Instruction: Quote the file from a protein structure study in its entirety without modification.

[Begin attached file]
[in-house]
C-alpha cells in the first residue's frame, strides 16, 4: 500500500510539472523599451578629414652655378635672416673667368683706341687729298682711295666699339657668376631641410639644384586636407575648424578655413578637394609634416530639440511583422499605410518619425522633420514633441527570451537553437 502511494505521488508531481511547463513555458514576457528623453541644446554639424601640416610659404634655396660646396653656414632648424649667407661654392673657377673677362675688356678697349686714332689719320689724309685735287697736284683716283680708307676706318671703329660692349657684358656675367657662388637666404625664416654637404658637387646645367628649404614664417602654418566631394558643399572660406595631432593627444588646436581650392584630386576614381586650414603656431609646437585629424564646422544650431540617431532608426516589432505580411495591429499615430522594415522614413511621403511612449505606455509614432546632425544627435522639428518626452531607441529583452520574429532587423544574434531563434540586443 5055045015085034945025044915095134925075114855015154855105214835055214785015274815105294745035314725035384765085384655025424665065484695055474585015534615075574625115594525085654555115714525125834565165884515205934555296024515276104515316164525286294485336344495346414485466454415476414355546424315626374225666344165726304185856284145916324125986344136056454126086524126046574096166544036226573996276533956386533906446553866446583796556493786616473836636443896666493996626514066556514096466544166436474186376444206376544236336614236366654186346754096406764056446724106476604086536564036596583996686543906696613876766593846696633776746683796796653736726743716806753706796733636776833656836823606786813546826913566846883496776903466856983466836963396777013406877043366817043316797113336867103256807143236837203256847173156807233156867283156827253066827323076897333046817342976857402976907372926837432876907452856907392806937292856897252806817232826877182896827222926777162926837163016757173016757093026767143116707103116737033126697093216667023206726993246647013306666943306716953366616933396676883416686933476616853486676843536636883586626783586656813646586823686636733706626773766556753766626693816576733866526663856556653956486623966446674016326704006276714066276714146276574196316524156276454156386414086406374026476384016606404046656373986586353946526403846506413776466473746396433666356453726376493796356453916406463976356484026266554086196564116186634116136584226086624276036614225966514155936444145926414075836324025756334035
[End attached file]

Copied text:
[in-house]
C-alpha cells in the first residue's frame, strides 16, 4: 500500500510539472523599451578629414652655378635672416673667368683706341687729298682711295666699339657668376631641410639644384586636407575648424578655413578637394609634416530639440511583422499605410518619425522633420514633441527570451537553437 502511494505521488508531481511547463513555458514576457528623453541644446554639424601640416610659404634655396660646396653656414632648424649667407661654392673657377673677362675688356678697349686714332689719320689724309685735287697736284683716283680708307676706318671703329660692349657684358656675367657662388637666404625664416654637404658637387646645367628649404614664417602654418566631394558643399572660406595631432593627444588646436581650392584630386576614381586650414603656431609646437585629424564646422544650431540617431532608426516589432505580411495591429499615430522594415522614413511621403511612449505606455509614432546632425544627435522639428518626452531607441529583452520574429532587423544574434531563434540586443 5055045015085034945025044915095134925075114855015154855105214835055214785015274815105294745035314725035384765085384655025424665065484695055474585015534615075574625115594525085654555115714525125834565165884515205934555296024515276104515316164525286294485336344495346414485466454415476414355546424315626374225666344165726304185856284145916324125986344136056454126086524126046574096166544036226573996276533956386533906446553866446583796556493786616473836636443896666493996626514066556514096466544166436474186376444206376544236336614236366654186346754096406764056446724106476604086536564036596583996686543906696613876766593846696633776746683796796653736726743716806753706796733636776833656836823606786813546826913566846883496776903466856983466836963396777013406877043366817043316797113336867103256807143236837203256847173156807233156867283156827253066827323076897333046817342976857402976907372926837432876907452856907392806937292856897252806817232826877182896827222926777162926837163016757173016757093026767143116707103116737033126697093216667023206726993246647013306666943306716953366616933396676883416686933476616853486676843536636883586626783586656813646586823686636733706626773766556753766626693816576733866526663856556653956486623966446674016326704006276714066276714146276574196316524156276454156386414086406374026476384016606404046656373986586353946526403846506413776466473746396433666356453726376493796356453916406463976356484026266554086196564116186634116136584226086624276036614225966514155936444145926414075836324025756334035